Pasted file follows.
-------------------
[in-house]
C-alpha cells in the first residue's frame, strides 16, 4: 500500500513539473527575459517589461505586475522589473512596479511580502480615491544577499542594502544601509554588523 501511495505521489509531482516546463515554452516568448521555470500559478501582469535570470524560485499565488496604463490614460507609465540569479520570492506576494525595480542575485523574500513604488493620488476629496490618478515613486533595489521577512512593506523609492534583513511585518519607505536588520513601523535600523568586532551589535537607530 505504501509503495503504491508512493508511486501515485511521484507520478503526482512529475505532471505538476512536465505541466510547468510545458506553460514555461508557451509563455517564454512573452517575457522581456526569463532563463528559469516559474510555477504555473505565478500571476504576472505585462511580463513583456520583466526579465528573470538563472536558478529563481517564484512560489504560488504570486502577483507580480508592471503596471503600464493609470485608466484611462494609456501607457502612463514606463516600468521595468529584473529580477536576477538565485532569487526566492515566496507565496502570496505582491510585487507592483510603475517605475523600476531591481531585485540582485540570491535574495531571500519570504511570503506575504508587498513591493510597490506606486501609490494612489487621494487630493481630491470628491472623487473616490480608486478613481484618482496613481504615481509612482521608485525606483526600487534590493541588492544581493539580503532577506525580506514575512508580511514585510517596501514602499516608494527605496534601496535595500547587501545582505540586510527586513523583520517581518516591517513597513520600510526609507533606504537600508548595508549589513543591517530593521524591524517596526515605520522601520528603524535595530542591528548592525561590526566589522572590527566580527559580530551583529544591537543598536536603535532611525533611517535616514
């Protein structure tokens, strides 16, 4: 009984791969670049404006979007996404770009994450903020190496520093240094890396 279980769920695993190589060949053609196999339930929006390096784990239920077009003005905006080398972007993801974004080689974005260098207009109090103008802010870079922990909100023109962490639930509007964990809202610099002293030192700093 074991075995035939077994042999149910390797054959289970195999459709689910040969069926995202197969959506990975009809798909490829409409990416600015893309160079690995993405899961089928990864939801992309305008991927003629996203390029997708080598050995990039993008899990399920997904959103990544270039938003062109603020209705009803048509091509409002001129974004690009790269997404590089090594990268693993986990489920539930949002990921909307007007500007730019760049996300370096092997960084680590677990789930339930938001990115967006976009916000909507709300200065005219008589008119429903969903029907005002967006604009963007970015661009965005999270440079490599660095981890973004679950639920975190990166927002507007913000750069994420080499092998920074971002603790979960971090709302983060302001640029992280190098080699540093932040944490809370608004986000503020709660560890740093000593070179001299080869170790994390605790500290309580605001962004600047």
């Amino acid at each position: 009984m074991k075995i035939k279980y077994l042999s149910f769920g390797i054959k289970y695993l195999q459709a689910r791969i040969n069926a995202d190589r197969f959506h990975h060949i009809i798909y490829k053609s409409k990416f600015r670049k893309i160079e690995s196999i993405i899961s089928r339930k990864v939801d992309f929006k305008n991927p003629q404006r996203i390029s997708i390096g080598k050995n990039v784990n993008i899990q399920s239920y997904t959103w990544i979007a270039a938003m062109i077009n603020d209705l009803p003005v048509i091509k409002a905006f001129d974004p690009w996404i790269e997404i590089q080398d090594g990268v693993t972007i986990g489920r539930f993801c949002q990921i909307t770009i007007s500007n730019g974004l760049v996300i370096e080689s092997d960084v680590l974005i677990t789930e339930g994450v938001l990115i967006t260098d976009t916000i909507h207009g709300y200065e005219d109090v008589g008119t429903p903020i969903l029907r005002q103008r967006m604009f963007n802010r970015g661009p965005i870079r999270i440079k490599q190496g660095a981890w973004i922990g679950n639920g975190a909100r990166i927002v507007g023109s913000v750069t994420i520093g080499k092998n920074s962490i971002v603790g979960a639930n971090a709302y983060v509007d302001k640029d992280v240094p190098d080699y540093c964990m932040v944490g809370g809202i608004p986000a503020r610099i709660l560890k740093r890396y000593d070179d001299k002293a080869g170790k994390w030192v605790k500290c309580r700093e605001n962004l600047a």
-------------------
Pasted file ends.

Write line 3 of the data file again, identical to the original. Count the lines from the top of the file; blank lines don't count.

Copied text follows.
């Protein structure tokens, strides 16, 4: 009984791969670049404006979007996404770009994450903020190496520093240094890396 279980769920695993190589060949053609196999339930929006390096784990239920077009003005905006080398972007993801974004080689974005260098207009109090103008802010870079922990909100023109962490639930509007964990809202610099002293030192700093 074991075995035939077994042999149910390797054959289970195999459709689910040969069926995202197969959506990975009809798909490829409409990416600015893309160079690995993405899961089928990864939801992309305008991927003629996203390029997708080598050995990039993008899990399920997904959103990544270039938003062109603020209705009803048509091509409002001129974004690009790269997404590089090594990268693993986990489920539930949002990921909307007007500007730019760049996300370096092997960084680590677990789930339930938001990115967006976009916000909507709300200065005219008589008119429903969903029907005002967006604009963007970015661009965005999270440079490599660095981890973004679950639920975190990166927002507007913000750069994420080499092998920074971002603790979960971090709302983060302001640029992280190098080699540093932040944490809370608004986000503020709660560890740093000593070179001299080869170790994390605790500290309580605001962004600047």